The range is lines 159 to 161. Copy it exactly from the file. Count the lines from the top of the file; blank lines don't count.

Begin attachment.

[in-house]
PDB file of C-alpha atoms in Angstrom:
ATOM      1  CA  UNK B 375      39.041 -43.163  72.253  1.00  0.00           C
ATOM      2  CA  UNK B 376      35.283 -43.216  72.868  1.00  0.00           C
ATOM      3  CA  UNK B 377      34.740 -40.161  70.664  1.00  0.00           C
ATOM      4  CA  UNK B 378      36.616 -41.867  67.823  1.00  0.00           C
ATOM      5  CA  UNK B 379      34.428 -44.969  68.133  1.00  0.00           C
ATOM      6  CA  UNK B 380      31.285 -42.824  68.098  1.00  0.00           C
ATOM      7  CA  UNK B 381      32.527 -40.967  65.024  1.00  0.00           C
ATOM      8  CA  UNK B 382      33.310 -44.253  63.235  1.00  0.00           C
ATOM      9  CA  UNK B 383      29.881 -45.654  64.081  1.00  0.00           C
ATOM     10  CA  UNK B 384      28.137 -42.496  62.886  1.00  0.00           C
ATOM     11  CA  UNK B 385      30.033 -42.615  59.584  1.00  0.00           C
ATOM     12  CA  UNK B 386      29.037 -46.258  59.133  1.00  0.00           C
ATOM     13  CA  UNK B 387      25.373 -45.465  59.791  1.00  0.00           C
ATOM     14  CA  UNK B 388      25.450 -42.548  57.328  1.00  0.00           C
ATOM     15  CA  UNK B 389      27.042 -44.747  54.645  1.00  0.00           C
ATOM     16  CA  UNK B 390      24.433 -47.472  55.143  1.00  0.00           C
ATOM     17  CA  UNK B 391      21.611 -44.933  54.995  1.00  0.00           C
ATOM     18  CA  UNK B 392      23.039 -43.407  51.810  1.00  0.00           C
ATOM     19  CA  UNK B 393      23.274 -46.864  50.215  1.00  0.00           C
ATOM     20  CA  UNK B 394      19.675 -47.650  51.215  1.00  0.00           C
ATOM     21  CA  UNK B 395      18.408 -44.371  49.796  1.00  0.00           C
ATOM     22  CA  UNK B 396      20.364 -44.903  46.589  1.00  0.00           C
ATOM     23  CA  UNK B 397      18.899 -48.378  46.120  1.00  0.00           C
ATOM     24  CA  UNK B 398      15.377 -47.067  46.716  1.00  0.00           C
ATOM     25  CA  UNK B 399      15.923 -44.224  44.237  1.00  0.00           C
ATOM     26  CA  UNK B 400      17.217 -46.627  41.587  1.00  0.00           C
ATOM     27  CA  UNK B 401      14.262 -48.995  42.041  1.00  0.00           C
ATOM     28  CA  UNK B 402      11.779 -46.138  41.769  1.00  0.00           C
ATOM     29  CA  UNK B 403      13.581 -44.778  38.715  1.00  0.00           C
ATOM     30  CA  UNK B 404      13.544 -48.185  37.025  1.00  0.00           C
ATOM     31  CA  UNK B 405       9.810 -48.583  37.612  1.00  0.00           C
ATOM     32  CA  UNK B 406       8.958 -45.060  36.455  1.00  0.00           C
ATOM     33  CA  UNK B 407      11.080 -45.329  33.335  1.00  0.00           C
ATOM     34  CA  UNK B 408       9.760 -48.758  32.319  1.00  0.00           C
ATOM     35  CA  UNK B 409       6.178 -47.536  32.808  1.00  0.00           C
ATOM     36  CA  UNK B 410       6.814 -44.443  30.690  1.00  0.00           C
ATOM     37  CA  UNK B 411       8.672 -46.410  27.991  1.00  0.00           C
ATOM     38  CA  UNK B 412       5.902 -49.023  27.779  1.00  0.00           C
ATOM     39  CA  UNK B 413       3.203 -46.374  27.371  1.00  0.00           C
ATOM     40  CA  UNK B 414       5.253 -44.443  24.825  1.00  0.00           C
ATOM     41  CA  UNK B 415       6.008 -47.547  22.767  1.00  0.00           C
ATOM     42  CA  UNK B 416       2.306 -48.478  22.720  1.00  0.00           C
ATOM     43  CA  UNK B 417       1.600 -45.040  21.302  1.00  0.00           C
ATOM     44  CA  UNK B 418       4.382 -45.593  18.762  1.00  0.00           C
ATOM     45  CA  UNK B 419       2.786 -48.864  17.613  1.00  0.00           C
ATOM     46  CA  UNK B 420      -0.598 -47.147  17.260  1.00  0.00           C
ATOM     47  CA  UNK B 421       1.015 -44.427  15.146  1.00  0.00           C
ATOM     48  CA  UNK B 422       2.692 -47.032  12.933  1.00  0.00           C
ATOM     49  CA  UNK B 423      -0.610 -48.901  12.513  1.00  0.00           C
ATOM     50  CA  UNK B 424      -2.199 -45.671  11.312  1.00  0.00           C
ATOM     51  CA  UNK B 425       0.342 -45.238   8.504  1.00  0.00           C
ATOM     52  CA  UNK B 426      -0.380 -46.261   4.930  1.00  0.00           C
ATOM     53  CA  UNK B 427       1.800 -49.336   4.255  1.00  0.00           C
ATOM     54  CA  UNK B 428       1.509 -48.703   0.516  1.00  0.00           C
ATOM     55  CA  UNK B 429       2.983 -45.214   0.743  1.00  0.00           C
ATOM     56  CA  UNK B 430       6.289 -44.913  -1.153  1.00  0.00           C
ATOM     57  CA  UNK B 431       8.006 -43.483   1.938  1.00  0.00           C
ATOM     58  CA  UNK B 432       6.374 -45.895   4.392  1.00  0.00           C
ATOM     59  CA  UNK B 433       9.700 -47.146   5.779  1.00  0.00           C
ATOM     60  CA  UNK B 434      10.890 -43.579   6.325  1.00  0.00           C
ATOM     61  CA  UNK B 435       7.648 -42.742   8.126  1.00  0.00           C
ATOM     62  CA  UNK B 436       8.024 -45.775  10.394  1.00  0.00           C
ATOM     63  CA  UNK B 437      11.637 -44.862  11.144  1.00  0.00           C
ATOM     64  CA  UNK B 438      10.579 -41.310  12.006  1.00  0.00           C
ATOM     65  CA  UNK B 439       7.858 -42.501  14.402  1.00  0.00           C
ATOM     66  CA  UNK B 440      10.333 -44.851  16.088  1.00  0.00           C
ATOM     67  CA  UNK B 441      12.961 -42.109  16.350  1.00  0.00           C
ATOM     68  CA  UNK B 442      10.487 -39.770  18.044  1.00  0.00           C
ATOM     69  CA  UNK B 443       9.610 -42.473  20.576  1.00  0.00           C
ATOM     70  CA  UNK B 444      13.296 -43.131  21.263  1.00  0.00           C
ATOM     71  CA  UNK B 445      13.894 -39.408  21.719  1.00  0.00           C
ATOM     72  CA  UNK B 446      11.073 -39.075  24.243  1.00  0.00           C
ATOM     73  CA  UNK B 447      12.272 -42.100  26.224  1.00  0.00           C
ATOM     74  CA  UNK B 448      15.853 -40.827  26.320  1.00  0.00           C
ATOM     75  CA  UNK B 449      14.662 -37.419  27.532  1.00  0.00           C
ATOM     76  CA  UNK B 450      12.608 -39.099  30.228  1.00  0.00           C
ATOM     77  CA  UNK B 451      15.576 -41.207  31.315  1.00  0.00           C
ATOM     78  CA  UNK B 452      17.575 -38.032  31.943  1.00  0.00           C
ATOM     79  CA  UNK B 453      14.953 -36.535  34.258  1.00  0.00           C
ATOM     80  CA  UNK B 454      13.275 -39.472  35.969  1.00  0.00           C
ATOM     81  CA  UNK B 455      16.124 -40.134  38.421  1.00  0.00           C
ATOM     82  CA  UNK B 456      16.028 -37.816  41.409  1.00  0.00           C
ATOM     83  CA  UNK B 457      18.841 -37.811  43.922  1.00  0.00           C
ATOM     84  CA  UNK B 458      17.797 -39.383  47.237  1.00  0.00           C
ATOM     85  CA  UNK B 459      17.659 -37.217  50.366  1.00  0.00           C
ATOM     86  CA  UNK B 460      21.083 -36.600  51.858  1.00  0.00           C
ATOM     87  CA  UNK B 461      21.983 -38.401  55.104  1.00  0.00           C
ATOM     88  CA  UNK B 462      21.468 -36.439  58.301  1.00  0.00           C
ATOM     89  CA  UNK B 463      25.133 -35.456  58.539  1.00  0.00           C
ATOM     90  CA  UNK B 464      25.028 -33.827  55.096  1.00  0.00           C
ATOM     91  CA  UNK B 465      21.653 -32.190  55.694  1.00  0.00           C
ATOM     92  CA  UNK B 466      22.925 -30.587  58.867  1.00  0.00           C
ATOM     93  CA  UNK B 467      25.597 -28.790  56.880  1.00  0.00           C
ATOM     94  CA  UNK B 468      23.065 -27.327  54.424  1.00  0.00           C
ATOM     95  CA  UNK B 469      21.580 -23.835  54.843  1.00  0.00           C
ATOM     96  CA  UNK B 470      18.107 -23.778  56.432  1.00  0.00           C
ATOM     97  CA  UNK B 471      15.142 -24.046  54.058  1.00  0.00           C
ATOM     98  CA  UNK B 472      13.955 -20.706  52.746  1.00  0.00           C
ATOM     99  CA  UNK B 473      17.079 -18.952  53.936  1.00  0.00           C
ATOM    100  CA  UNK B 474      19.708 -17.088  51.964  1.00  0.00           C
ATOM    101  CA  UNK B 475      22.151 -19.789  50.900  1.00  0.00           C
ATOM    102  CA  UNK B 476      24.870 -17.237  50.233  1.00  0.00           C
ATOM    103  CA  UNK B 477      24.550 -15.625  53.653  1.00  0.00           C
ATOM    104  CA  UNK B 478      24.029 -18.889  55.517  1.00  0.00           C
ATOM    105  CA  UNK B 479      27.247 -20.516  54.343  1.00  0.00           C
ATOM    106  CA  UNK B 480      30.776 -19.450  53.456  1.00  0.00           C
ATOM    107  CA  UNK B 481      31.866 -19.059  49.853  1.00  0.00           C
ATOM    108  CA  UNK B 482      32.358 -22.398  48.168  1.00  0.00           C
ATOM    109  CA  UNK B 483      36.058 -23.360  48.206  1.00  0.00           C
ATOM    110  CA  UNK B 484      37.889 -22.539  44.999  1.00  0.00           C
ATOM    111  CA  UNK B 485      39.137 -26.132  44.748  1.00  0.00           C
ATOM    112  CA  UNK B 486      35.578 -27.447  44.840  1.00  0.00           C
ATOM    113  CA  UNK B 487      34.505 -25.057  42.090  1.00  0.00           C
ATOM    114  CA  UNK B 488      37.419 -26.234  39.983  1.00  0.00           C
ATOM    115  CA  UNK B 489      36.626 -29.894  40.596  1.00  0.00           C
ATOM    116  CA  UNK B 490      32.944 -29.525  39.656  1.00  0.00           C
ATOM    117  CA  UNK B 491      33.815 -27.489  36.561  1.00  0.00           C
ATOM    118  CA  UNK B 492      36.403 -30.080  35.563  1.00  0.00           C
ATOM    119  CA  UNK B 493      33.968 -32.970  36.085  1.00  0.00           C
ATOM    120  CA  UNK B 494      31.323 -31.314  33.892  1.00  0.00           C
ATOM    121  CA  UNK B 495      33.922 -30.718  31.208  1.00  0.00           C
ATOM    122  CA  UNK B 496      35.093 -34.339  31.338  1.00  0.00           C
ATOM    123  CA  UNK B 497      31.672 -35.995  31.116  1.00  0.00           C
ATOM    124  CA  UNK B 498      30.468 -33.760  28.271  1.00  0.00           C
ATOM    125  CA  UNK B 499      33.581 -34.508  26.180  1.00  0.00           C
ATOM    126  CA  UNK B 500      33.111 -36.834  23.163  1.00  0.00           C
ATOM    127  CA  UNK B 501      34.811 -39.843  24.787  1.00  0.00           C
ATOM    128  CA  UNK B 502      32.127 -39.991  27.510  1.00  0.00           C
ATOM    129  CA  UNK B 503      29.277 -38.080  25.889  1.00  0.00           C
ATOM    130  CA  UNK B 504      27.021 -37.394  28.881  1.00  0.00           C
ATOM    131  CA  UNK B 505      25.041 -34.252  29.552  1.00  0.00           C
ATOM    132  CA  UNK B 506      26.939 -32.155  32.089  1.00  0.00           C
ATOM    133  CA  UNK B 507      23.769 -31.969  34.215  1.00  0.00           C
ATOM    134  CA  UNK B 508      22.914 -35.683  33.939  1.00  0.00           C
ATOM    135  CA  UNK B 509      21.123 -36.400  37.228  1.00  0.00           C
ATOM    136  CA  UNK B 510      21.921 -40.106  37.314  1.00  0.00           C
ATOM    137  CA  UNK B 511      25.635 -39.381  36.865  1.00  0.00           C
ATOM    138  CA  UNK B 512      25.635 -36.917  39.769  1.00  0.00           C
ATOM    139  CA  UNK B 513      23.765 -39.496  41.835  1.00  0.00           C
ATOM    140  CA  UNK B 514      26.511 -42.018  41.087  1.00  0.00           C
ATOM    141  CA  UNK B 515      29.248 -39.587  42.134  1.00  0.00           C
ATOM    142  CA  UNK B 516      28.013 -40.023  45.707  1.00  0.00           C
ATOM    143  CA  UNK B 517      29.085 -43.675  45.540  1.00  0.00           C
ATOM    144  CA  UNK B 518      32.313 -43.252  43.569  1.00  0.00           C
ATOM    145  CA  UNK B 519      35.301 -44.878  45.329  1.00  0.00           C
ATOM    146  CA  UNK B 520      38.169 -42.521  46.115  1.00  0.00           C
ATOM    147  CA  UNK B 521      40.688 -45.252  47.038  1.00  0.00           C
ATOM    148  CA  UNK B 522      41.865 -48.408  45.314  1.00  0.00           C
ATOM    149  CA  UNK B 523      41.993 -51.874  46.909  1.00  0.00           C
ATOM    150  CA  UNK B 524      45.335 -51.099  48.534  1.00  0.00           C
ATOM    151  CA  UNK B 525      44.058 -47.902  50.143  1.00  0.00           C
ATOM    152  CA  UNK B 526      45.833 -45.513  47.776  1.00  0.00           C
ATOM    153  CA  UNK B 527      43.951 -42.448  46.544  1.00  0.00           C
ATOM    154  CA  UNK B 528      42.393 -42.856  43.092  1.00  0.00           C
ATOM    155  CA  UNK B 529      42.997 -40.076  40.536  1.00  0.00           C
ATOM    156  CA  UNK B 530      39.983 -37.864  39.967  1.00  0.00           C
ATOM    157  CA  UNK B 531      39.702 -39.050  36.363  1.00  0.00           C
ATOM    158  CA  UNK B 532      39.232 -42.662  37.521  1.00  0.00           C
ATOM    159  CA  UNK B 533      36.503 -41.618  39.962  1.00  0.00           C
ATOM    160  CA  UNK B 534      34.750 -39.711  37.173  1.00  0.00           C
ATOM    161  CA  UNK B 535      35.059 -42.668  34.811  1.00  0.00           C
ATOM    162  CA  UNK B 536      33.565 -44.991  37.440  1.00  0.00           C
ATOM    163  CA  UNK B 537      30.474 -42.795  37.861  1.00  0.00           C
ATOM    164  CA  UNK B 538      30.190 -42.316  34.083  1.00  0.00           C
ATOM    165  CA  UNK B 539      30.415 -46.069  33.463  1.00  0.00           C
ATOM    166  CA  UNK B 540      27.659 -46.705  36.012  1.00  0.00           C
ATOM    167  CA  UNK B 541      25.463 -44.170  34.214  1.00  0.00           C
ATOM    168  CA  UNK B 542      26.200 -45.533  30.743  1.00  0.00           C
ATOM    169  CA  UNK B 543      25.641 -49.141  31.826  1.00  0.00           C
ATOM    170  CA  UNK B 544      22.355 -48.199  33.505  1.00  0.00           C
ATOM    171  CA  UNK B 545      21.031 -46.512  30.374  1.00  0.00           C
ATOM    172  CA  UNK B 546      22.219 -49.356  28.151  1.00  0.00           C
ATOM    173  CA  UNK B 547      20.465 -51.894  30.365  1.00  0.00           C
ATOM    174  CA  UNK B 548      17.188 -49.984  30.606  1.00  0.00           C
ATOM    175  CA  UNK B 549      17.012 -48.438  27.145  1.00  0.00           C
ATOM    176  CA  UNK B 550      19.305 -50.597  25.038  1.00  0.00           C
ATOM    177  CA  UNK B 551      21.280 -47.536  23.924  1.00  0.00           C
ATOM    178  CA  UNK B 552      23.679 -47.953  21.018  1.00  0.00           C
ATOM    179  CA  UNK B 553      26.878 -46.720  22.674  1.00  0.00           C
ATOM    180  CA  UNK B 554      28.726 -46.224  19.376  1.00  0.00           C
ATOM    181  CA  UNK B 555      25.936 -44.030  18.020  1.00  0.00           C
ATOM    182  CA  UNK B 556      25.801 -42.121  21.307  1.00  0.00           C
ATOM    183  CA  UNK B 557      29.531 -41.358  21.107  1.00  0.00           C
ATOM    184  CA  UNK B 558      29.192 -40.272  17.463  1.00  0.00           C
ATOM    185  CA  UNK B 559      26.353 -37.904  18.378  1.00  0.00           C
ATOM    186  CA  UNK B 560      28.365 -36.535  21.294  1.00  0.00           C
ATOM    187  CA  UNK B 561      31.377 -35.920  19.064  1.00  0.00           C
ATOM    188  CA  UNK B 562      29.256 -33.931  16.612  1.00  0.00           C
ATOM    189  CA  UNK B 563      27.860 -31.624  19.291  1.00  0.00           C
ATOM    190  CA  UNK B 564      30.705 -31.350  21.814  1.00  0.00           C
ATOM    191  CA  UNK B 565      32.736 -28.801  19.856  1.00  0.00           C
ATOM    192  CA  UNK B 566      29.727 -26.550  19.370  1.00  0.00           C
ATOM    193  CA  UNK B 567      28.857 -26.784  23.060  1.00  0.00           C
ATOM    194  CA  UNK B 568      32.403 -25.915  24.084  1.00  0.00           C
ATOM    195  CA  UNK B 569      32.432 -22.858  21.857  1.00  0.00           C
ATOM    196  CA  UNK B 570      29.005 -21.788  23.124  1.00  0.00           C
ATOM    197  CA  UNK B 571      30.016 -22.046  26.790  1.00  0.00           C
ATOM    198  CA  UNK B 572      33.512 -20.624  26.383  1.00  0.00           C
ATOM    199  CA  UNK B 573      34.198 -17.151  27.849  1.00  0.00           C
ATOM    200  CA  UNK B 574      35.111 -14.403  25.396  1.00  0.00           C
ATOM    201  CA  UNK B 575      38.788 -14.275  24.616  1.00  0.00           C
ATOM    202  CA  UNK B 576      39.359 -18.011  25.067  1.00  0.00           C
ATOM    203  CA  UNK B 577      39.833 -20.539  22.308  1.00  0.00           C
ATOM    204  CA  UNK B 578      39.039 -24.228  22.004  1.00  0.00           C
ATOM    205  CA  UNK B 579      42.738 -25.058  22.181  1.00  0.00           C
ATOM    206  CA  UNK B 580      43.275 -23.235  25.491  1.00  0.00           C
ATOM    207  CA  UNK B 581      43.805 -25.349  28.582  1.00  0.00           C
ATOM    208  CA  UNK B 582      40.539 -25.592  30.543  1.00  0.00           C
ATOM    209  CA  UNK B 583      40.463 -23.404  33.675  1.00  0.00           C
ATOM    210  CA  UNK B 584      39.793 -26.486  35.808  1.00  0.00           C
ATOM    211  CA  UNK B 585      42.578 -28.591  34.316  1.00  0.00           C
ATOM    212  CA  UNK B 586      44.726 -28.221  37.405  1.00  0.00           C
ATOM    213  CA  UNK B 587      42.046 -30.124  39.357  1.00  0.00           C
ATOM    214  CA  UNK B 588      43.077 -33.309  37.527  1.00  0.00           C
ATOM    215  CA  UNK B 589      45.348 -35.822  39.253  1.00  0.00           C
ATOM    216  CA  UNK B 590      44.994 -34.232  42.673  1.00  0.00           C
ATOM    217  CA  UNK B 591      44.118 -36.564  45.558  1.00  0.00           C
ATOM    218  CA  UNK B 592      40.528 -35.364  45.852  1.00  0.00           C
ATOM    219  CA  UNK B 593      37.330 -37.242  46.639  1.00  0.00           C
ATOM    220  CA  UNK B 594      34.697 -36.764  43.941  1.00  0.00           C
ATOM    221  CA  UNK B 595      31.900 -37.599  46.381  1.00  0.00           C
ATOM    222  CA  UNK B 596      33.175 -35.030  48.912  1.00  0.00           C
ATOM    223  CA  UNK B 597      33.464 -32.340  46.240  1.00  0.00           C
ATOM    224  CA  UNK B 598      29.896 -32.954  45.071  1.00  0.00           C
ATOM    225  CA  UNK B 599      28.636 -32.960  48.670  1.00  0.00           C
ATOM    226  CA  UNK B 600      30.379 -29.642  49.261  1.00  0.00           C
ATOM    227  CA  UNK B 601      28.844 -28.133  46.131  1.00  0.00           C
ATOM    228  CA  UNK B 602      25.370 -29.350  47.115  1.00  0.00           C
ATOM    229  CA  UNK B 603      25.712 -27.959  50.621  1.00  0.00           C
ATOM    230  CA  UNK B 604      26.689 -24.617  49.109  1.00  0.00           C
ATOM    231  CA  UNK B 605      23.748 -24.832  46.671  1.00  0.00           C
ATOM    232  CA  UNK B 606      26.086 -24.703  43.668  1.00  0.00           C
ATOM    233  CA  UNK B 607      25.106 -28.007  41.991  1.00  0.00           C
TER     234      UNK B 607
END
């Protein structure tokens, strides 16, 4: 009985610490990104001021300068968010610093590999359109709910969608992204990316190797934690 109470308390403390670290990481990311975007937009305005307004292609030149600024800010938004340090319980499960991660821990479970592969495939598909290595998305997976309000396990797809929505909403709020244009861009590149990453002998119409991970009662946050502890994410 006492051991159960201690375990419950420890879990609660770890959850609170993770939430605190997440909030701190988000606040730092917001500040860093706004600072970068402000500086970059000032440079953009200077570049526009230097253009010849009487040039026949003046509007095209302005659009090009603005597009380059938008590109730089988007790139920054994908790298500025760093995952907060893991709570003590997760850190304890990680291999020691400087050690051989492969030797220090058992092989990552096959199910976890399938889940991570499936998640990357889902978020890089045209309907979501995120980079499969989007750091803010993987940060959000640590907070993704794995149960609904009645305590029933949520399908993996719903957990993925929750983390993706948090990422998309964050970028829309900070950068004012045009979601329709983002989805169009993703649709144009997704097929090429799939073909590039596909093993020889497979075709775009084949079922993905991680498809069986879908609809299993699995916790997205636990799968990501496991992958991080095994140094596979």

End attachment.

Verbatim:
ATOM    157  CA  UNK B 531      39.702 -39.050  36.363  1.00  0.00           C
ATOM    158  CA  UNK B 532      39.232 -42.662  37.521  1.00  0.00           C
ATOM    159  CA  UNK B 533      36.503 -41.618  39.962  1.00  0.00           C